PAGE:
We’re now seven weeks into the 2010-11 season — enough time to have formed some definite opinions about the TV landscape. We like the way several veteran shows have stepped up their games this fall, and we’re a little disappointed at the lack of buzzworthy new hits. And yes, we’re still kinda bummed about “Lone Star.”
From the good (“Chuck,” “The Vampire Diaries,” “The Walking Dead”) to the bad (hello, “Top Chef: DC”) to the ugly (we’re looking at you, “Gossip Girl” writers), here are some of Zap2it‘s highlights and lowlights of the season so far.
Highlight: “Chuck’s” very strong Season 4. The show at this point is never going to turn into the hit diehards wish it could be. But creatively it’s been hitting a bunch of great notes this fall; Linda Hamilton has been a great addition to the cast, and there hasn’t really been a bum episode yet.
Highlight: Peggy and Joan on “Mad Men.” The show’s fourth season built to a great climax, but this particular scene in the finale — where Joan (Christina Hendricks) and Peggy (Elisabeth Moss) rehash the news of Don’s (Jon Hamm) engagement — is the reason it’s still sitting on my DVR three weeks after it aired.
Lowlight: The general lack of ambition on the networks’ part this season. There are some fun, easy-to-take new series on the air (“Hawaii Five-0” and “No Ordinary Family” come to mind), but nothing has demanded my attention the way shows like “Modern Family” and “Friday Night Lights” and “Glee,” for all its faults, still do.
Highlight: “Smallville’s” 200th episode. It’s been a long time since I was a regular “Smallville” viewer, but the 200th episode struck such a nice balance of looking back at the show’s past and ahead to its future that it’s back on the season-pass list.
Lowlight: The lack of an audience for “Terriers.” FX’s increasingly excellent private-eye show has struggled mightily in the ratings, making a second season look like a difficult proposition.
Highlight: Sunday Bloody Sunday. There’s so much worthy Sunday programming, but I’m particularly thankful for “Dexter” — which has been doing a commendable job with a creative, reinvigorated storyline to follow up the stellar John Lithgow season — and AMC’s freshly risen “The Walking Dead.” Although both shows get my blood pumping with the gore factor, it’s the study of humanity that sticks with me.
Lowlight: “Breaking Bad” abuse. First, “Saturday Night Live” phones it in when it comes to acclaimed actor Bryan Cranston hosting, making for one of the most excruciating episodes this season. On top of that, the delayed production and airdate means we have to wait till summer for Season 4, AND that puts it outside the window for Emmy eligibility.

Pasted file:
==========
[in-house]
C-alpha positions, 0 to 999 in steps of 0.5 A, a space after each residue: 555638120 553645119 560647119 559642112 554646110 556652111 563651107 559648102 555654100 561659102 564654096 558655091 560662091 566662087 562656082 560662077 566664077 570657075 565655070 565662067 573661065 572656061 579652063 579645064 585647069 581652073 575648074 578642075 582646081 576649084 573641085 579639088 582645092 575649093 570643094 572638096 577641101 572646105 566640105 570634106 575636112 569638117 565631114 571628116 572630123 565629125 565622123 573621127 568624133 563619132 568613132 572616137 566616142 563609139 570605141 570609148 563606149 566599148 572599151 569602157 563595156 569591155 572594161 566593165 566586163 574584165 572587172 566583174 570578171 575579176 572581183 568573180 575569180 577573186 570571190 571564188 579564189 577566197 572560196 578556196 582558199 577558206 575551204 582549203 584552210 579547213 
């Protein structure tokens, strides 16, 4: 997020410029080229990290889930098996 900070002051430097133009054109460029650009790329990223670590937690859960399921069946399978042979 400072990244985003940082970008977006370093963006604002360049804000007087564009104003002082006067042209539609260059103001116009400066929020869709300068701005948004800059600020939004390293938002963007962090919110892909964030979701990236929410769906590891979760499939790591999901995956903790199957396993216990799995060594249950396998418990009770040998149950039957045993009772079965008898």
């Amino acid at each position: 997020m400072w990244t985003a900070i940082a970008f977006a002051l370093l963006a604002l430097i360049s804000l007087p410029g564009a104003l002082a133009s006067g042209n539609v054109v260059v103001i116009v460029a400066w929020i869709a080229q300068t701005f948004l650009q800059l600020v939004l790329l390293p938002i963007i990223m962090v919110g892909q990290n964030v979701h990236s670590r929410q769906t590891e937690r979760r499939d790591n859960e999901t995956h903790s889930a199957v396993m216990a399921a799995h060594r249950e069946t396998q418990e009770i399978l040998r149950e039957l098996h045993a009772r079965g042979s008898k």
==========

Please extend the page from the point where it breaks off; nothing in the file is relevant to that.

Lowlight: “Top Chef: DC” leaves a bitter taste. After its exciting (and Emmy-winning) Las Vegas season, I had mid-high hopes for “DC,” which unfortunately had few likable characters, and one of the most unsatisfying finales ever. How is that possible when it was set in Singapore? They better redeem themselves with “All-Stars.”
Highlight: Inspired lunacy of NBC Thursday. This new fall TV season has been so depressing, but at least I can count on “30 Rock” to make Food Network’s “Barefoot Contessa” into an extended metaphor and “Community” to send up horror movies in the silliest ways. Just add a Troy and Abed rap for an early start to my weekend.
Highlight: KaDee Strickland‘s brave portrayal of “Private Practice’s” Charlotte immediately after she was brutally beaten and raped. The story could have easily felt like an obvious, desperate grab for some November sweeps love, but her mercurial performance was chilling and felt uncomfortably real.
Lowlight: “Gossip Girl” scores Katie Cassidy, gives her a secret agenda… and promptly makes her as boring as possible. Cassidy is dynamic and usually lights up a screen whether she’s playing an evil demon or an innocent victim, but her entire run on the Upper East Side has been a snooze. I don’t care what her endgame is — I just want her to get it over with, cause her trouble, and go back where she came from.
Highlight: Apparently, someone forgot to tell the folks at “The Vampire Diaries” about the whole sophomore slump rule. They’ve successfully brought some of their tertiary cast members like Candice Accola and Michael Trevino to the forefront, making the stakes even higher, and Nina Dobrev manages to play both Elena and Katherine with grace and unmatched energy.
Highlight: Like a lot of people, I didn’t jump on the “Cougar Town” train during its freshman season. I opted to stand by, point at the train and make fun of its stupid name and premise. But I can now admit that I was wrong. After accidentally tuning into the season premiere, the poorly-titled series has become one of the comedic highlights of my week and — brace yourself — officially takes Wednesday DVR precedence over “Modern Family.” This cast has as good o
f a chemistry as any other ensemble on television.
Lowlight: Not to kick a show when it’s down, but the recently pseudo-canceled “Life Unexpected” lost me almost as soon as the second season began. I originally tuned in for the comfort-TV aesthetic that recalled The WB of yore, but after the wedding finale — which would have provided a suitable ending to the series — all of the characters quickly turned into people I just don’t like. Kate is reprehensible, Ryan’s been completely defamed — and don’t even get me started on Lux. I’ll watch through the end, out of sick obligation, hoping for unlikely redemption.
Photo credits: NBC, Bravo, Showtime, AMC, The CW